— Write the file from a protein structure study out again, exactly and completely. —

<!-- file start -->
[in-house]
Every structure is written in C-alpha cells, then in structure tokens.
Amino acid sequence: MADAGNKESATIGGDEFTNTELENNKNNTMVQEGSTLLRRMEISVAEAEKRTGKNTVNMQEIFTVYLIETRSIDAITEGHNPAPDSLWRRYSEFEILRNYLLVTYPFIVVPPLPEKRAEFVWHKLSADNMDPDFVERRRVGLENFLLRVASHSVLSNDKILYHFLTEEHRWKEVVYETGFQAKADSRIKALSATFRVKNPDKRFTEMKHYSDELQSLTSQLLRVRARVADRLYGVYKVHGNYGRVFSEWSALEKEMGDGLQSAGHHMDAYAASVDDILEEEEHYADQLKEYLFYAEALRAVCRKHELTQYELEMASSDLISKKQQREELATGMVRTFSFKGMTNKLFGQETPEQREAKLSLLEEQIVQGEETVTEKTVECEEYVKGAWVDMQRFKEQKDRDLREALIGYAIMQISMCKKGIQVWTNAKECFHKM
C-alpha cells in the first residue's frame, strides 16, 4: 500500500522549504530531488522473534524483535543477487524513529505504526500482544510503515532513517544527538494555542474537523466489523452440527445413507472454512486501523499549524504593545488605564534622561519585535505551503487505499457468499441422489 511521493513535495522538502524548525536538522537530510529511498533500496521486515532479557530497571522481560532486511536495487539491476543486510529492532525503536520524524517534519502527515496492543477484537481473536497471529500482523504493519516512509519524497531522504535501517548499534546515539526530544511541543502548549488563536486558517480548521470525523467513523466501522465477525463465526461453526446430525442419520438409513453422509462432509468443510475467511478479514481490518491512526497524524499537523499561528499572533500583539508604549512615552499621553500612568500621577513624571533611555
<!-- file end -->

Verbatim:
[in-house]
Every structure is written in C-alpha cells, then in structure tokens.
Amino acid sequence: MADAGNKESATIGGDEFTNTELENNKNNTMVQEGSTLLRRMEISVAEAEKRTGKNTVNMQEIFTVYLIETRSIDAITEGHNPAPDSLWRRYSEFEILRNYLLVTYPFIVVPPLPEKRAEFVWHKLSADNMDPDFVERRRVGLENFLLRVASHSVLSNDKILYHFLTEEHRWKEVVYETGFQAKADSRIKALSATFRVKNPDKRFTEMKHYSDELQSLTSQLLRVRARVADRLYGVYKVHGNYGRVFSEWSALEKEMGDGLQSAGHHMDAYAASVDDILEEEEHYADQLKEYLFYAEALRAVCRKHELTQYELEMASSDLISKKQQREELATGMVRTFSFKGMTNKLFGQETPEQREAKLSLLEEQIVQGEETVTEKTVECEEYVKGAWVDMQRFKEQKDRDLREALIGYAIMQISMCKKGIQVWTNAKECFHKM
C-alpha cells in the first residue's frame, strides 16, 4: 500500500522549504530531488522473534524483535543477487524513529505504526500482544510503515532513517544527538494555542474537523466489523452440527445413507472454512486501523499549524504593545488605564534622561519585535505551503487505499457468499441422489 511521493513535495522538502524548525536538522537530510529511498533500496521486515532479557530497571522481560532486511536495487539491476543486510529492532525503536520524524517534519502527515496492543477484537481473536497471529500482523504493519516512509519524497531522504535501517548499534546515539526530544511541543502548549488563536486558517480548521470525523467513523466501522465477525463465526461453526446430525442419520438409513453422509462432509468443510475467511478479514481490518491512526497524524499537523499561528499572533500583539508604549512615552499621553500612568500621577513624571533611555